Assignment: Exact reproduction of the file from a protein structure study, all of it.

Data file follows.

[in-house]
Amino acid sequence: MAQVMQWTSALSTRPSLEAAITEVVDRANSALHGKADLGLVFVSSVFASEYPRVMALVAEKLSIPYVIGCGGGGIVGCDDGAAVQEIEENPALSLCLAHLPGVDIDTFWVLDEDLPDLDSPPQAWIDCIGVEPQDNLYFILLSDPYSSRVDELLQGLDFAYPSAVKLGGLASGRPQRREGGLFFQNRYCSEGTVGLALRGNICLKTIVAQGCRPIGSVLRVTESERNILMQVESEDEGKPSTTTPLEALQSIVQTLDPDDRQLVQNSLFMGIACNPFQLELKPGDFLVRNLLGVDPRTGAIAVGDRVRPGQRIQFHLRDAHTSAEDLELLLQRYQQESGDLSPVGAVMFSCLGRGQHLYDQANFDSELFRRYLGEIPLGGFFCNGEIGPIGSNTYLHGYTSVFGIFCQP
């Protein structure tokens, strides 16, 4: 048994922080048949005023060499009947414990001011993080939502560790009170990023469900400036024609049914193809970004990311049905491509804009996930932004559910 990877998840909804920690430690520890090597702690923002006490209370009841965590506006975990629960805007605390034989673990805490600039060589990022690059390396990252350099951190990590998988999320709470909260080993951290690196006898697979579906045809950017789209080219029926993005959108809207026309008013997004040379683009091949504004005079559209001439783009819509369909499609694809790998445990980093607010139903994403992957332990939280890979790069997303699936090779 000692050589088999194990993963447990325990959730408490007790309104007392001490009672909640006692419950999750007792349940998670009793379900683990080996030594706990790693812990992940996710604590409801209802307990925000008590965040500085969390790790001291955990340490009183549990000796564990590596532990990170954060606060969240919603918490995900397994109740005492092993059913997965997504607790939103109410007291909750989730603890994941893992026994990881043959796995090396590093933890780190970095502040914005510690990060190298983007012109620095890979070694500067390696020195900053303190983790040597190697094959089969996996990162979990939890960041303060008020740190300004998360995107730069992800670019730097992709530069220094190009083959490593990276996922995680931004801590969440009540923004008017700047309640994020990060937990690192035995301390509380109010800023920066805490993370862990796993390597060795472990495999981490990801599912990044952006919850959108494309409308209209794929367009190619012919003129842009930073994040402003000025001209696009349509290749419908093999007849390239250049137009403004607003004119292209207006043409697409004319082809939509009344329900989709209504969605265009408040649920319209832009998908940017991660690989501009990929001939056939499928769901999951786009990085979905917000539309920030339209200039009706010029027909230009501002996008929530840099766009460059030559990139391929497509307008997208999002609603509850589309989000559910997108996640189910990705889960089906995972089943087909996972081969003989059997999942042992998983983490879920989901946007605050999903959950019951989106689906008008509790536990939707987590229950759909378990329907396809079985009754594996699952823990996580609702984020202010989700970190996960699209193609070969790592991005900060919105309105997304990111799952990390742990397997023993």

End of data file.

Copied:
[in-house]
Amino acid sequence: MAQVMQWTSALSTRPSLEAAITEVVDRANSALHGKADLGLVFVSSVFASEYPRVMALVAEKLSIPYVIGCGGGGIVGCDDGAAVQEIEENPALSLCLAHLPGVDIDTFWVLDEDLPDLDSPPQAWIDCIGVEPQDNLYFILLSDPYSSRVDELLQGLDFAYPSAVKLGGLASGRPQRREGGLFFQNRYCSEGTVGLALRGNICLKTIVAQGCRPIGSVLRVTESERNILMQVESEDEGKPSTTTPLEALQSIVQTLDPDDRQLVQNSLFMGIACNPFQLELKPGDFLVRNLLGVDPRTGAIAVGDRVRPGQRIQFHLRDAHTSAEDLELLLQRYQQESGDLSPVGAVMFSCLGRGQHLYDQANFDSELFRRYLGEIPLGGFFCNGEIGPIGSNTYLHGYTSVFGIFCQP
């Protein structure tokens, strides 16, 4: 048994922080048949005023060499009947414990001011993080939502560790009170990023469900400036024609049914193809970004990311049905491509804009996930932004559910 990877998840909804920690430690520890090597702690923002006490209370009841965590506006975990629960805007605390034989673990805490600039060589990022690059390396990252350099951190990590998988999320709470909260080993951290690196006898697979579906045809950017789209080219029926993005959108809207026309008013997004040379683009091949504004005079559209001439783009819509369909499609694809790998445990980093607010139903994403992957332990939280890979790069997303699936090779 000692050589088999194990993963447990325990959730408490007790309104007392001490009672909640006692419950999750007792349940998670009793379900683990080996030594706990790693812990992940996710604590409801209802307990925000008590965040500085969390790790001291955990340490009183549990000796564990590596532990990170954060606060969240919603918490995900397994109740005492092993059913997965997504607790939103109410007291909750989730603890994941893992026994990881043959796995090396590093933890780190970095502040914005510690990060190298983007012109620095890979070694500067390696020195900053303190983790040597190697094959089969996996990162979990939890960041303060008020740190300004998360995107730069992800670019730097992709530069220094190009083959490593990276996922995680931004801590969440009540923004008017700047309640994020990060937990690192035995301390509380109010800023920066805490993370862990796993390597060795472990495999981490990801599912990044952006919850959108494309409308209209794929367009190619012919003129842009930073994040402003000025001209696009349509290749419908093999007849390239250049137009403004607003004119292209207006043409697409004319082809939509009344329900989709209504969605265009408040649920319209832009998908940017991660690989501009990929001939056939499928769901999951786009990085979905917000539309920030339209200039009706010029027909230009501002996008929530840099766009460059030559990139391929497509307008997208999002609603509850589309989000559910997108996640189910990705889960089906995972089943087909996972081969003989059997999942042992998983983490879920989901946007605050999903959950019951989106689906008008509790536990939707987590229950759909378990329907396809079985009754594996699952823990996580609702984020202010989700970190996960699209193609070969790592991005900060919105309105997304990111799952990390742990397997023993």